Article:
Land COI Sincere-Gov’t MPs reaffirm, as they defended and shut down Opposition Motion to halt the Presidential COI
DPI/GINA, GUYANA, Friday, June 16, 2017
Debate on the Motion for the Revocation of Commission of Inquiry (COI) surrounding the claims of Amerindian Land Titling, the individual, joint or communal ownership of lands acquired by freed African and any other land titling in Guyana resumed today, only to be shut down by the Government-side of the House.
Debate on the legislation was put on hold for one month after a Parliamentary break on May 8. When the House went into recess, just two of the proposed thirteen speakers had spoken on the merits and demerits of the Bill. The two persons were the mover of the motion, former Minister of Amerindian Affairs, Pauline Sukhai, and the current, Minister of Indigenous Peoples’ Affair Sydney Allicock.
During tonight’s debate, the opposition Members of Parliament (MPs), remained resolved in their position laid out a month ago by Sukhai, of the need for “the National Assembly to call on the Government to invite His Excellency the President to consider and revoke the COI.” The MPs argued that this was in the best interest of national unity, since, the COI violated long standing commitments including to indigenous people in Guyana and their land rights.
The COI’s lack of consultations, particularly with the National Toshao Council (NTC,) the elected representative body for the Indigenous people in Guyana was also criticised by the opposition MPs.
Minister Harmon however deemed “the angst that was being created by the opposition in and outside the House” with regards to the COI as unnecessary.
Rising against the motion, the Minister of State noted that if the motion was to succeed it would negate the issues and the concerns of those groups of persons that the land COI seeks to address, and whose input was critical to the President moving in the direction of establishing the COI.
He also noted the President’s move to address some of the indigenous group concerns over the land COI. Harmon reminded the House that the President has put on hold the aspect of the indigenous land inquiry as of June 15 and has proposed a five-point intervention to ensure that the land COI meet and address the needs and concerns of all stakeholders. He therefore posited that given the steps taken by the President, the National Assembly has no business continuing with the motion.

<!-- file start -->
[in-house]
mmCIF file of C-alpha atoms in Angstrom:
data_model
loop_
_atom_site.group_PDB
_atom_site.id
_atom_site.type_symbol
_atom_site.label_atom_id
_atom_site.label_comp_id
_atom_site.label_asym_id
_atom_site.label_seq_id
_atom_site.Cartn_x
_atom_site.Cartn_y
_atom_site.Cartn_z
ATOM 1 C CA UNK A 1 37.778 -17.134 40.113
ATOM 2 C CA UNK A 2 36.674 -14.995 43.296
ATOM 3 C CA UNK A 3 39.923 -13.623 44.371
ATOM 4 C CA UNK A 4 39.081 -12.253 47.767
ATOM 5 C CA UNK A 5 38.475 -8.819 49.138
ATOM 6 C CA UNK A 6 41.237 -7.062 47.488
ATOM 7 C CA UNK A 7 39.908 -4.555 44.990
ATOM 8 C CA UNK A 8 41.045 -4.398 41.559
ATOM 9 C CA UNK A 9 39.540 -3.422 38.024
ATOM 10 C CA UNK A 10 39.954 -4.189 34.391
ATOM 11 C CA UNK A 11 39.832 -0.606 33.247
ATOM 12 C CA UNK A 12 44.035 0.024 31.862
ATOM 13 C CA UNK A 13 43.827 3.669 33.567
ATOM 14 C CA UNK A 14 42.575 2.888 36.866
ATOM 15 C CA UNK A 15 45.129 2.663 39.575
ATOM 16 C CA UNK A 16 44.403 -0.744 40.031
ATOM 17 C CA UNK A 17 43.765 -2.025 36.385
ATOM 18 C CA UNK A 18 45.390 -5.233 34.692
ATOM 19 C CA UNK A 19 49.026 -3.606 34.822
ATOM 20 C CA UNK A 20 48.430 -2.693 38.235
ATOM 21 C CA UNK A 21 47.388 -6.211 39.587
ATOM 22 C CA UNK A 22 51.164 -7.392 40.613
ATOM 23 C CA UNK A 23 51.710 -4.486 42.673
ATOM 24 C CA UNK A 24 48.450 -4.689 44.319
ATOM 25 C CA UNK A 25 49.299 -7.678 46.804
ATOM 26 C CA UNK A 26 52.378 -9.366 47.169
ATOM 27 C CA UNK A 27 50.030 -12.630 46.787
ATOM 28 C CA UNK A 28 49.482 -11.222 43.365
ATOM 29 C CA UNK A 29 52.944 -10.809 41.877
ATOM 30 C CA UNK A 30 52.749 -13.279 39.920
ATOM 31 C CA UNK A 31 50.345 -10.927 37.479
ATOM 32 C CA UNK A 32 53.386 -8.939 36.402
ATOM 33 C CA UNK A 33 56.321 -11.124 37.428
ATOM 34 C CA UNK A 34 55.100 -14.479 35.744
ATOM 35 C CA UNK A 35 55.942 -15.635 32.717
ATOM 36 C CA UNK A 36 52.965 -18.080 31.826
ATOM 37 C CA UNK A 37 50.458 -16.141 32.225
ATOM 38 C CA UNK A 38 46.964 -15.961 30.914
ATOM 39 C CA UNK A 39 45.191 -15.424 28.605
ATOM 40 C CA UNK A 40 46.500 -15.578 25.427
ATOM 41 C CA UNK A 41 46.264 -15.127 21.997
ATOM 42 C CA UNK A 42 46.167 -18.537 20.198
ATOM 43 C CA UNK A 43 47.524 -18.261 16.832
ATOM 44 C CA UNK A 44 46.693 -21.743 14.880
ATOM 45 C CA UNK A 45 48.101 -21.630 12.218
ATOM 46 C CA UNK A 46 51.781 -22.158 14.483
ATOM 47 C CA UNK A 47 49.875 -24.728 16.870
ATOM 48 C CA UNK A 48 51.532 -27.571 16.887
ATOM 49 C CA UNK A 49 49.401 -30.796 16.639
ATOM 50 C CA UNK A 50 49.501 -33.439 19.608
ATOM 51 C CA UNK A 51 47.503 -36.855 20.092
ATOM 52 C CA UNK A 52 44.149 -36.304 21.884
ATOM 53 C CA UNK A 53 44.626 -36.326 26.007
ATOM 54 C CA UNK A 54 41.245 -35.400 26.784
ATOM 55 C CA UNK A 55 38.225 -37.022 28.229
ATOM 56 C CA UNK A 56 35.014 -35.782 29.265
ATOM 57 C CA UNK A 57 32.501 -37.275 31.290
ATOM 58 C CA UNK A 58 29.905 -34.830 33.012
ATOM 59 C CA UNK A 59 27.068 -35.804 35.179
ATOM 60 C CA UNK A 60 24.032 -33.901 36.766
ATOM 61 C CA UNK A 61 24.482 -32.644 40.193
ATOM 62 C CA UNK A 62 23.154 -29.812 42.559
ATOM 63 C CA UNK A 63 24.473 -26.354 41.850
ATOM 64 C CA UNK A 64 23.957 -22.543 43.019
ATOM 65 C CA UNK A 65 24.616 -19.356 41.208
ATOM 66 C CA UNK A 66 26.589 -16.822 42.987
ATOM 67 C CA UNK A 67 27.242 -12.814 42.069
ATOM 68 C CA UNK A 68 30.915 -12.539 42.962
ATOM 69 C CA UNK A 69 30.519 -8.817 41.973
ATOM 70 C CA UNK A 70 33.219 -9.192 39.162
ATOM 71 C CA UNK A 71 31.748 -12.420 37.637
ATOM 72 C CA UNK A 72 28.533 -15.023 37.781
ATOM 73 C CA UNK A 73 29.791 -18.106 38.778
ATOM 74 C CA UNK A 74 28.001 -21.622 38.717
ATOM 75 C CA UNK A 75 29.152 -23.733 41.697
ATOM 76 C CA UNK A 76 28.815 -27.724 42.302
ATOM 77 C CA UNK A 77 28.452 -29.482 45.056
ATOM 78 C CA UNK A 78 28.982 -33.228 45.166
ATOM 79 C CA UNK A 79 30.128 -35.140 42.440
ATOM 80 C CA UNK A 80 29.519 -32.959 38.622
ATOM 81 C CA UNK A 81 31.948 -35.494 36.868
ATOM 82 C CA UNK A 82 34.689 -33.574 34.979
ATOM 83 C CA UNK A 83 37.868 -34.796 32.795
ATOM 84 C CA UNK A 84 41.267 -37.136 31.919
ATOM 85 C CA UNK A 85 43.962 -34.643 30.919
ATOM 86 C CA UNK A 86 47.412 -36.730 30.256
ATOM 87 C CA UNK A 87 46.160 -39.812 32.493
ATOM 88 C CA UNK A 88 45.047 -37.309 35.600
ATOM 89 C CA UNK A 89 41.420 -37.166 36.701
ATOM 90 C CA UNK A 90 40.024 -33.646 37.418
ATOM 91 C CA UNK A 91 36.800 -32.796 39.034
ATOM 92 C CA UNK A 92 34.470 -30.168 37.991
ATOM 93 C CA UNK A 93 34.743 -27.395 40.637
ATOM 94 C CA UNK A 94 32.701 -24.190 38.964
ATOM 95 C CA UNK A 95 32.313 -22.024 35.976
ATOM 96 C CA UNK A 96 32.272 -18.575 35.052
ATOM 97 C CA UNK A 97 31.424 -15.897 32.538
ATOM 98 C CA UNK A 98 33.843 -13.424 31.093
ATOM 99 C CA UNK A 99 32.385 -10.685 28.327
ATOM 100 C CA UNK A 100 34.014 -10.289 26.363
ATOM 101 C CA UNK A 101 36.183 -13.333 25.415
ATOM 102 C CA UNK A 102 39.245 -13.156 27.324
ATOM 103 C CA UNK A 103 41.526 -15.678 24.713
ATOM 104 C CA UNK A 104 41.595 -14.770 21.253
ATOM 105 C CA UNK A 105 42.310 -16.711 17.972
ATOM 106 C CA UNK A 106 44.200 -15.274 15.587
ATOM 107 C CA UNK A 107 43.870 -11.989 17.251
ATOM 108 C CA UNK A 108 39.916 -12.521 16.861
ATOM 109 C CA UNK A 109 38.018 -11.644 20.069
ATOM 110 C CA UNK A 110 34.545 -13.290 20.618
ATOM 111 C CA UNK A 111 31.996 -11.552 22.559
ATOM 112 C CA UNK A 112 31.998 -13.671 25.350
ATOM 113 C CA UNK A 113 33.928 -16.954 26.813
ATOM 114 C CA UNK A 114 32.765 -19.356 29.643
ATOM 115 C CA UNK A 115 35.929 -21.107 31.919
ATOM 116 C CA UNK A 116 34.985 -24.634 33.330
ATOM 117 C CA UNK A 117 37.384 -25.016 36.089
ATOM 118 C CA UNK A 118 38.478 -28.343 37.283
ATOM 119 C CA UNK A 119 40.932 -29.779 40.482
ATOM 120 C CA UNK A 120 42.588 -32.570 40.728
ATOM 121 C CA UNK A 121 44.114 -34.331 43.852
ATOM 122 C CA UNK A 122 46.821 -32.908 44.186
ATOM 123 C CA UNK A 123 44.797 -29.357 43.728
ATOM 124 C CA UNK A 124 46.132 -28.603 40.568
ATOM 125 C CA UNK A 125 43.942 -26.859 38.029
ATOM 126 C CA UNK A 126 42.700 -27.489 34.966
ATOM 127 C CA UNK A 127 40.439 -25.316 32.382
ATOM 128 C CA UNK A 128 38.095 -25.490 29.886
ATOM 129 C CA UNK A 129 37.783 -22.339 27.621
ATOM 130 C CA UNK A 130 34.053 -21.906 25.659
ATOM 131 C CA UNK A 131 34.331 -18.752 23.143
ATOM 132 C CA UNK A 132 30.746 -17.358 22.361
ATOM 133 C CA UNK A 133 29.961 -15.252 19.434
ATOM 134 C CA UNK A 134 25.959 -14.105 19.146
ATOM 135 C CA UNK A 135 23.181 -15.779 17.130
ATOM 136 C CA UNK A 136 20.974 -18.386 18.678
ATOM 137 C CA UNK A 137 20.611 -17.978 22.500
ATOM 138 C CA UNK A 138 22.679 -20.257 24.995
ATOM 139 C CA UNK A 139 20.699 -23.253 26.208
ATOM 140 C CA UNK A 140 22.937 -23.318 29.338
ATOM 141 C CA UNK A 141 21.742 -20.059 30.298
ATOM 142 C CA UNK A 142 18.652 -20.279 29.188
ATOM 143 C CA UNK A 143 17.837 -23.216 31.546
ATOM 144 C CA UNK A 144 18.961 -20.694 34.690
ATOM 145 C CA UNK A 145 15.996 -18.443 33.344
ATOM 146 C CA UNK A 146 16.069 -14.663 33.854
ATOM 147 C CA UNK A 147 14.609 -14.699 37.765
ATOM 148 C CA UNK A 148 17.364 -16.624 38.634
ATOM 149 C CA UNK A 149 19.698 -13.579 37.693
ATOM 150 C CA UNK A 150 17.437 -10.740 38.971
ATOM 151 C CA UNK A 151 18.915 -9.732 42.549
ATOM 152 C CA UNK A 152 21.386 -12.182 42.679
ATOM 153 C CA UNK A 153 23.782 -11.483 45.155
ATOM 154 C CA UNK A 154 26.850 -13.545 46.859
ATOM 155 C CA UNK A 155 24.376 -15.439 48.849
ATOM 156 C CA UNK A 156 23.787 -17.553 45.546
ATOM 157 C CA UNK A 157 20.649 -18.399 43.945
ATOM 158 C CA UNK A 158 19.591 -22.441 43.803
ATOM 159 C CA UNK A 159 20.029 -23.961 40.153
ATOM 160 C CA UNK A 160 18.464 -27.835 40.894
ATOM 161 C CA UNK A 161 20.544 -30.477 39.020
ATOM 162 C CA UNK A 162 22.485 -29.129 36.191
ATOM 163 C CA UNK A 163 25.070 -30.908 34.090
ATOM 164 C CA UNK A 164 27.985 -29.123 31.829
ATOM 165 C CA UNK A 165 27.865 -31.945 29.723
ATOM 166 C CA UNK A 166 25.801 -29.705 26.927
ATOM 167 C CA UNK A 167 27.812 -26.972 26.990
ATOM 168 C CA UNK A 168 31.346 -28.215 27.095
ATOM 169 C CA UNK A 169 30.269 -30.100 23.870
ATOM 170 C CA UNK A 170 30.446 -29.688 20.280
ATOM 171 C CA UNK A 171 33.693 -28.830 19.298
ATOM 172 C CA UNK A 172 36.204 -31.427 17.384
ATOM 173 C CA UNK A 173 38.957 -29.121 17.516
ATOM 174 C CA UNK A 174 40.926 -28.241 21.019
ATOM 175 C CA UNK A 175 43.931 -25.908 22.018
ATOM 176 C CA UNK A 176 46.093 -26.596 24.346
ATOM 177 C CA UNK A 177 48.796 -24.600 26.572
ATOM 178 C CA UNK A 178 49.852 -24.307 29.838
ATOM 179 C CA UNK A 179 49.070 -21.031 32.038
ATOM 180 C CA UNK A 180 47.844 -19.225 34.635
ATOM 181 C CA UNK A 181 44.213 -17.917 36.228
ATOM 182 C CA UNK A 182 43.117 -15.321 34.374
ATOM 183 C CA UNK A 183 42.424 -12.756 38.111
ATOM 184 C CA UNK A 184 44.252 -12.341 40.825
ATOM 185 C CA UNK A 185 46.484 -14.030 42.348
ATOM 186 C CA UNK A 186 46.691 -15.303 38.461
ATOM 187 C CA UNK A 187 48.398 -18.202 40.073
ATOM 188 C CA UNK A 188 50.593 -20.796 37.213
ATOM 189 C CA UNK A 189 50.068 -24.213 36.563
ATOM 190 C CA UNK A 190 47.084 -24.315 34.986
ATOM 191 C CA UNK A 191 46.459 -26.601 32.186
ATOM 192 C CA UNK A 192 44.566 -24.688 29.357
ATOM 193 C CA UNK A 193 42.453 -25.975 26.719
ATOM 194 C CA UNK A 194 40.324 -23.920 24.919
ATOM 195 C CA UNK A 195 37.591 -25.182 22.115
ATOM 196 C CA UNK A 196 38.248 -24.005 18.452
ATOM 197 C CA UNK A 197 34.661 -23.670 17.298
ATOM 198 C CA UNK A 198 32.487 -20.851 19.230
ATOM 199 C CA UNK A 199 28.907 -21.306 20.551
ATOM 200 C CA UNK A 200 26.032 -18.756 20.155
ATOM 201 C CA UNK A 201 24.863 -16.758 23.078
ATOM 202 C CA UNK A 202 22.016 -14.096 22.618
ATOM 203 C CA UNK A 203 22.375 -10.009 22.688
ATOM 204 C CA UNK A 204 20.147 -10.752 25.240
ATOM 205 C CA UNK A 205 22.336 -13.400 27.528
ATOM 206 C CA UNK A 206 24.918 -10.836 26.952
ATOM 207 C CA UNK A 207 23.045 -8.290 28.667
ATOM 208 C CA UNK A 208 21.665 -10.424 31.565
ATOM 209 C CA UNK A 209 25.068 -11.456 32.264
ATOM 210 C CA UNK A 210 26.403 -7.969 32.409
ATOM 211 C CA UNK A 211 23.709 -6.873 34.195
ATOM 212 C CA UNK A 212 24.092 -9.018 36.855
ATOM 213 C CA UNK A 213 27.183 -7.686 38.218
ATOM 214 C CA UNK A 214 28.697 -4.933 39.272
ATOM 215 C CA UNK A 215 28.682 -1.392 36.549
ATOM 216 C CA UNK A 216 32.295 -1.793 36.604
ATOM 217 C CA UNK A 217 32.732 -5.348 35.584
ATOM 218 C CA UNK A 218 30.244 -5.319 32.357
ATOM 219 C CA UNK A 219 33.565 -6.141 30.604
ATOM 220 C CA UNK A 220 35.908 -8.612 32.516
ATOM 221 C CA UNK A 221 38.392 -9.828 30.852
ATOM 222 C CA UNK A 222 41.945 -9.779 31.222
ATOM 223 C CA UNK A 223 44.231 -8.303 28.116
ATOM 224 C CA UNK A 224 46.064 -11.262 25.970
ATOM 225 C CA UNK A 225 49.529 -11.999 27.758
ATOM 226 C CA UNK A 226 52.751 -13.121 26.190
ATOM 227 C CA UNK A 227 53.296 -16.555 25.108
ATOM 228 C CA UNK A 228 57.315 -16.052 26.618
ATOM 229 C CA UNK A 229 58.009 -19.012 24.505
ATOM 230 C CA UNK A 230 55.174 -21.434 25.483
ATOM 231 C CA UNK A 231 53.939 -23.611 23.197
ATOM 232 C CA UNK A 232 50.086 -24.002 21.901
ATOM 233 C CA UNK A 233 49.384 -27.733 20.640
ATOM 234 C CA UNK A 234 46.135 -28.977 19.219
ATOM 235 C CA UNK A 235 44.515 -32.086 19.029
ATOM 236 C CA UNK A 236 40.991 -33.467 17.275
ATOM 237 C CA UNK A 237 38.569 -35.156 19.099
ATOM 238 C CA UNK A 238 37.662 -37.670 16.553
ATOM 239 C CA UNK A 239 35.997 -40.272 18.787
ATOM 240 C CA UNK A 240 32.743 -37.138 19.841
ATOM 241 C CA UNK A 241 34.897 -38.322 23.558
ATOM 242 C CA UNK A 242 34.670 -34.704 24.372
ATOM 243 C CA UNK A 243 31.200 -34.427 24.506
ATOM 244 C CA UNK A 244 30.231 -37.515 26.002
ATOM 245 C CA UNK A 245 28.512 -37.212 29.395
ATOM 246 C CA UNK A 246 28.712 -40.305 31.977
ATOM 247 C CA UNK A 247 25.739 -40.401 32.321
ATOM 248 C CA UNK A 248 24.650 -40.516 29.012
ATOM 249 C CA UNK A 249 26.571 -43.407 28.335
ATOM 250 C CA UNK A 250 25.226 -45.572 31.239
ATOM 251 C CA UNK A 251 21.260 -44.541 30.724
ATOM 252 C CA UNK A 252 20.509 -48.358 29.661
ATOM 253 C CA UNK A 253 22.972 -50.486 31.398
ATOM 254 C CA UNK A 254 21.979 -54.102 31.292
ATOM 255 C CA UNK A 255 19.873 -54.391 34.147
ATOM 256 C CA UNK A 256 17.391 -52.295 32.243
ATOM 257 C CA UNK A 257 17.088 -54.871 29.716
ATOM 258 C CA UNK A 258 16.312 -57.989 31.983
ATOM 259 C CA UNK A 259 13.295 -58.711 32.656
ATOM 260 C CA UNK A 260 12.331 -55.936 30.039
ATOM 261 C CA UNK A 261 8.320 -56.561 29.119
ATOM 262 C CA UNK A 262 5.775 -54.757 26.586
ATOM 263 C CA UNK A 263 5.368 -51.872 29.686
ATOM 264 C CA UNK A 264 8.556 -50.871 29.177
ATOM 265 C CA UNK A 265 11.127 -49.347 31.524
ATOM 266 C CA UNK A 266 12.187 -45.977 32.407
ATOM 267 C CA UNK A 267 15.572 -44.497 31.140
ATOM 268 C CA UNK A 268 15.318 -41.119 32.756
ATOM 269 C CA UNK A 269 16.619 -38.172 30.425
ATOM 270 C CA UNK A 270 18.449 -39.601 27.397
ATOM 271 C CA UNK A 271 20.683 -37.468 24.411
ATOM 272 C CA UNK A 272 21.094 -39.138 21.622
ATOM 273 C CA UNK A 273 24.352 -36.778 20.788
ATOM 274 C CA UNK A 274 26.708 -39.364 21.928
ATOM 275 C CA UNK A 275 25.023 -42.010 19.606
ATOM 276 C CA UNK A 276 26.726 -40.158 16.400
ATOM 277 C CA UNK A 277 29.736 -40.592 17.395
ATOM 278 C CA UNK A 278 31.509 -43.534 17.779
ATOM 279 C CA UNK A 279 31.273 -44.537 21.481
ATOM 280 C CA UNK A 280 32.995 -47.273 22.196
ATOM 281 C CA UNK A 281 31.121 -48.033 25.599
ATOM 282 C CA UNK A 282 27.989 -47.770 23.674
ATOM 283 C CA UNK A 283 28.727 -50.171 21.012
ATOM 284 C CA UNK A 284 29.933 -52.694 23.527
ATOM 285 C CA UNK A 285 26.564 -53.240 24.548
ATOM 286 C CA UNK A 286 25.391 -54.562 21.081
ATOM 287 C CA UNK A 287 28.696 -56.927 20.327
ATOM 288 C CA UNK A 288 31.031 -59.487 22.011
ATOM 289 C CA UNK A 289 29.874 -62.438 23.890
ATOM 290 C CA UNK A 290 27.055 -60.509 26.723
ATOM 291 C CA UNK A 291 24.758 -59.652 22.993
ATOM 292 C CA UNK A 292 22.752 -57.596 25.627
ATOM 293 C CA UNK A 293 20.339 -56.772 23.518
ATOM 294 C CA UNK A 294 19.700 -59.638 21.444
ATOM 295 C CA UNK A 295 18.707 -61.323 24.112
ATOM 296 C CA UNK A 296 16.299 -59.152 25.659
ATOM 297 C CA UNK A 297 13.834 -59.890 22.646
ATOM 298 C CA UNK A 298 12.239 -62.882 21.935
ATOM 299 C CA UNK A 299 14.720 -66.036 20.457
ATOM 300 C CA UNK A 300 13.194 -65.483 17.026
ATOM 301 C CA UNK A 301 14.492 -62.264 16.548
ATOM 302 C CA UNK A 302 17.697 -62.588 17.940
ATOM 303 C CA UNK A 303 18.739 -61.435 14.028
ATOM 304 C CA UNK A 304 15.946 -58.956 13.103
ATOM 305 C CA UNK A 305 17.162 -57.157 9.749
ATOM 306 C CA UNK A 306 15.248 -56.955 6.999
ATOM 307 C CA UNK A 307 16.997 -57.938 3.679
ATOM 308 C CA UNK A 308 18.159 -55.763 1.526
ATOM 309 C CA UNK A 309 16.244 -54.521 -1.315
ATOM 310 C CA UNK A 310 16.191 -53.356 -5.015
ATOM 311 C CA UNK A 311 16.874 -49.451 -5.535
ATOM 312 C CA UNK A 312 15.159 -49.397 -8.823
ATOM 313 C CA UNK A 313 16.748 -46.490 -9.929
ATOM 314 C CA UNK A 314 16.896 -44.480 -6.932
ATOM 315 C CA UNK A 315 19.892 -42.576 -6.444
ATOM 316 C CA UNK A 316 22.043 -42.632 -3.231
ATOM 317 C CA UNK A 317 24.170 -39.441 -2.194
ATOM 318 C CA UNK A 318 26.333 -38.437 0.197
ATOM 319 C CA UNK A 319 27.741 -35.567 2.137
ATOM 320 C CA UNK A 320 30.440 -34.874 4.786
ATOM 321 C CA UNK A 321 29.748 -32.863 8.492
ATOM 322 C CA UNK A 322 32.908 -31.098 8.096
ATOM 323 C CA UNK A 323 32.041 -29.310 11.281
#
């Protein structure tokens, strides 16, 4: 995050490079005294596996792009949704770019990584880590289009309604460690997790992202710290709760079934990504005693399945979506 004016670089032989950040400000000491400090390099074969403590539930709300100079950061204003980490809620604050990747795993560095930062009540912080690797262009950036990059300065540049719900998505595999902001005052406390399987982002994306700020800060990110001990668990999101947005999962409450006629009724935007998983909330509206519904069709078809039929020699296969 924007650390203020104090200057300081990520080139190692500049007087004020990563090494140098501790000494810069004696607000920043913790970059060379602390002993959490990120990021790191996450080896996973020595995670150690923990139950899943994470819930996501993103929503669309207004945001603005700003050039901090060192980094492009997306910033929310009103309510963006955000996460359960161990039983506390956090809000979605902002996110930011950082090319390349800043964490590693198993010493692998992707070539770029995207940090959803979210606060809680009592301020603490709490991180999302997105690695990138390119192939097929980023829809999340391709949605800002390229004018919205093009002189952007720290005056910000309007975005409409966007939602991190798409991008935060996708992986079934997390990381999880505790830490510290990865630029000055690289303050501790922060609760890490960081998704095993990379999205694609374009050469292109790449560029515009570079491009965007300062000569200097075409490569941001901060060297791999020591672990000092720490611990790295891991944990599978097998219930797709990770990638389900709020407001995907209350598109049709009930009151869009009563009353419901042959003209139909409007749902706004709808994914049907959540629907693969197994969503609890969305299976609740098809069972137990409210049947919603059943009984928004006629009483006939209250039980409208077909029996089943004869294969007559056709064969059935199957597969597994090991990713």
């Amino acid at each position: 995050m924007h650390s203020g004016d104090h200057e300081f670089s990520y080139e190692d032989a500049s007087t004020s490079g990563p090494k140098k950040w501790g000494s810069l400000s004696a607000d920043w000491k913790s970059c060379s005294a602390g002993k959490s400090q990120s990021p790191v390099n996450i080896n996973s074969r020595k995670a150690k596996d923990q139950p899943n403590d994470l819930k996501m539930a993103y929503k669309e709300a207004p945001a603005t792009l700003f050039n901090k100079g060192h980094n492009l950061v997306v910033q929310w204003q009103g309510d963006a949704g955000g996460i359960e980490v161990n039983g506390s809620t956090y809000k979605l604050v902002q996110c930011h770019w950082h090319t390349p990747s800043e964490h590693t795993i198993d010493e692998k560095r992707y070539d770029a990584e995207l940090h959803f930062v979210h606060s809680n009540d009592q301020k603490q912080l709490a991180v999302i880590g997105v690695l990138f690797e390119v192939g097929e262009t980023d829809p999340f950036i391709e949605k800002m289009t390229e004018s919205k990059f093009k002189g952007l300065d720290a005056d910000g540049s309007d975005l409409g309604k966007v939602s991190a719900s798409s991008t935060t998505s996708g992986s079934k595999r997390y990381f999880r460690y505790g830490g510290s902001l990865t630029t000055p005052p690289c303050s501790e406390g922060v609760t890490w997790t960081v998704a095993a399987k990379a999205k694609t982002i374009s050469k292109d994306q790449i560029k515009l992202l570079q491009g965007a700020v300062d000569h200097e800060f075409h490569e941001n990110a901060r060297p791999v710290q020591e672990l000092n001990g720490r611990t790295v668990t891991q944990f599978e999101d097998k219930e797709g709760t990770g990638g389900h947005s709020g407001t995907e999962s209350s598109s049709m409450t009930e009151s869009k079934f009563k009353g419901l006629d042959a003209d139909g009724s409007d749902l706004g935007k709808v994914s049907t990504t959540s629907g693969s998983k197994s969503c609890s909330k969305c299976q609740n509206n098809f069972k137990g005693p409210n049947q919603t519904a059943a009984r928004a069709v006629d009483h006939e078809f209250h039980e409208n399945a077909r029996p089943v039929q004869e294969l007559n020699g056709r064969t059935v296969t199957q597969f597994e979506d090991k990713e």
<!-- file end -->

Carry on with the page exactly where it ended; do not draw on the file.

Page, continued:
Also opposing the motion was Minister of Social Cohesion George Norton, who immediately sought to highlight the redress that the land COI would bring to the Africans. He recalled that years ago a motion was brought to address the ancestral land issue of freed Africans in 2007, and was dismissed. He queried, if the opposition was seeking to deny Africans justice, once again.
Minister Norton also advised his “Indigenous brothers and sisters” not forget their past or be misled by “political wolves in sheep’s clothing,” with regard the true intent of the land COI.
Lending support also to his Ministerial colleague, was Minister of Natural Resources Raphael Trotman. He recalled the genesis of the matter, explaining that for 23 plus years, the government then political opposition, had consulted with Indigenous peoples across the country. It was the fulfillment of a campaign promise given by the Head of State, the Minister stated, “The matters pertaining to land are the matters of public welfare.” He reiterated that no African was coming to take lands from Amerindians as peddled in some quarters. The intention is that the issues of African lands and Amerindian lands be dealt with separately, he added.
Norton further explained that it was his personal view that a COI was a quasi-judicial body and as such, its work should not be debated in the House, but he was happy it was, to clear up misconceptions. “If we are going to address the issues of lands there are two, the Amerindians land titling issue and that of African ancestral lands…This Government respects the rights of Amerindian peoples and we will work in hand with the opposition as we are all patriots,” he said,
In closing, Opposition MP Pauline Sukhai posited that the issue was with the terms of reference such as those that dealt with Amerindian land issues and titling matters. She reiterated the COI lack of input from the key stakeholders. She said that consulting with only one organisation was not good enough, and stated that as the leading Amerindian body the NTC should have been consulted first and foremost.
The motion was put to a vote and defeated by the Government’s side of the House.
By: Paul McAdam